Skip to main content
• Nov. 13, 2018

In the age where so much of our spending happens by tapping and clicking, cash is becoming part of a bygone era.

Indeed, an entire generation of children is growing up in a world of ubiquitous digital payments. According to a new survey from TD, nearly 68 per cent of parents said their children are more or just as comfortable using digital payments as they are handling cash, with their kids' comfort levels increasing as they get older.

But with that familiarity come concerns. Eighty per cent of parents surveyed said they believed that living in a cashless society could have negative impacts on young people, while 58 per cent of parents surveyed said they worry it's becoming too easy for kids to spend money.

Meanwhile, 49 per cent of parents said they believed their children did not realize the consequences of overspending and 46 per cent said it has become harder for kids to learn the value of money.

80 per cent of parents surveyed who said they believe that living in a cashless society can have some negative impacts on young people

To help parents feel more confident about teaching their kids about money management and to facilitate ongoing financial conversations, consider these age-appropriate tips:

Age 5 – 6: Introduce your child to money

  • Whether it's a board game that involves money management or role-playing games with different types of payment methods, these activities can help kids to understand that payments can take many forms, including coins, bills, debit cards and credit cards.

Age 7 – 8: Take them to the bank to open their first savings account

  • Encourage children to save some of the money they receive as gifts or allowance, as this will help build a good savings ethic early in life.
  • Setting up online banking access is a great hands-on approach to teaching your kids about digital money management.

Age 9 – 10: Make the connection about earning money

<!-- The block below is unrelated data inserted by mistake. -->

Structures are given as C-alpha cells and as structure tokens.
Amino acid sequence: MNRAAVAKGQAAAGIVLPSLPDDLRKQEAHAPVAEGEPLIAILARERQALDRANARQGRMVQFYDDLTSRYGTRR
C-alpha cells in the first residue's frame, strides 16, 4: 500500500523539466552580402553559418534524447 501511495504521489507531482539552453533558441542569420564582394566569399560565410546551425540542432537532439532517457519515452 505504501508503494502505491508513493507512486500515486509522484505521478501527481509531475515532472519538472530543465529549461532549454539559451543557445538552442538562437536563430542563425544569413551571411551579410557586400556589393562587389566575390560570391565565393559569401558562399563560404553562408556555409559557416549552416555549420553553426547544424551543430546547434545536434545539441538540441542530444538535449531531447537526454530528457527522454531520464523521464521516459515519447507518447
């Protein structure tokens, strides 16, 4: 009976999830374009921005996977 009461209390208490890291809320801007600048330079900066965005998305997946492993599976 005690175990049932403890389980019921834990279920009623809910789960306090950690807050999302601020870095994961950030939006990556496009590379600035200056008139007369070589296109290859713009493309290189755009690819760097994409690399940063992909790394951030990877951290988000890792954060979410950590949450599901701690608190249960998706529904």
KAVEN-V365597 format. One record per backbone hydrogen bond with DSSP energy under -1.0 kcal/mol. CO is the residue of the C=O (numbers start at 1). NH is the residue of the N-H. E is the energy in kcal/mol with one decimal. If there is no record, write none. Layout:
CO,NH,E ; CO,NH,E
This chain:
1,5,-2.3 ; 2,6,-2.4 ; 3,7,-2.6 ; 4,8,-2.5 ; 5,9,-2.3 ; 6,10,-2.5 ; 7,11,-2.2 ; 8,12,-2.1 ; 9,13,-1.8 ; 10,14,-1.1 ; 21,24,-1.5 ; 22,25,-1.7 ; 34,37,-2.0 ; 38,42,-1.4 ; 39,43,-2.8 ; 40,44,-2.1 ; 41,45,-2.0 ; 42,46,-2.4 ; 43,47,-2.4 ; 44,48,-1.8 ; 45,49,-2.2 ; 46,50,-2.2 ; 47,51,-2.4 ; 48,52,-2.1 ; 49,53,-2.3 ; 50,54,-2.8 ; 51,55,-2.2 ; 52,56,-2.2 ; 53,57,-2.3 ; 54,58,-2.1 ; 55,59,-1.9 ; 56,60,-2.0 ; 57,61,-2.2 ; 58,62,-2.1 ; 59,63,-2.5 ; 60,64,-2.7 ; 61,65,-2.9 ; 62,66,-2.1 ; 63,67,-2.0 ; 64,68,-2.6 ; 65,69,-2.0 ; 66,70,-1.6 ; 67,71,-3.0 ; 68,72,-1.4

• Talk to your children about your job and what you do to earn an income, showing them how the money is deposited either by cheque or by direct deposit.
  • Start a discussion about some ways they earn money on their own such as doing additional chores like walking the family dog, doing yard work, or being a parents' helper.

Age 11-12: Discuss your financial goals with your children

  • Explain why it's important to create a budget and how to do this. It's also helpful to explain how you try to save some of what you earn to achieve those goals.
  • Encourage your kids to participate in decisions about how to spend the family money on things like vacations, holidays and gifts.
  • Empower your kids by having them think through their spending decisions and encourage them to always ask questions about money.

Age 13 – 14: Advise them that they need to keep track of their spending and help them do it

  • With digital payments and in-app purchases, keeping track of spending can sometimes be tricky. Take the opportunity to sit down with them to review account balances and interest earned on deposits.
  • Tools and apps can help teach your child how to keep track of spending and develop healthy spending habits.
  • Take the time to introduce the concept of credit. Talk to them about why you have a credit card, show them your credit card bill, explain how interest charges work and discuss the importance of making payments on time and paying the monthly minimum payment, or preferably paying off the balance in full each month.

Age 15 – 17: Teach kids why good credit matters

  • Once your child understands how credit works, teach them about credit scores and the importance of establishing good credit for the future.
  • Educate them that a good credit score can be achieved by always making bill payments on time. Let them know that establishing good financial habits will help them when it comes time to get a student loan, finance a car and/or qualify for a mortgage once they're older.
Want to learn more about Financial Literacy?
Mortgages 101 – (Almost) Everything you've ever wanted to know about mortgages
The Malware Scam – Here's what you need to know
Advice on how to protect yourself from the business email scam

See you in a bit

You are now leaving our website and entering a third-party website over which we have no control.

Continue to site Return to TD Stories

Neither TD Bank US Holding Company, nor its subsidiaries or affiliates, is responsible for the content of the third-party sites hyperlinked from this page, nor do they guarantee or endorse the information, recommendations, products or services offered on third party sites.

Third-party sites may have different Privacy and Security policies than TD Bank US Holding Company. You should review the Privacy and Security policies of any third-party website before you provide personal or confidential information.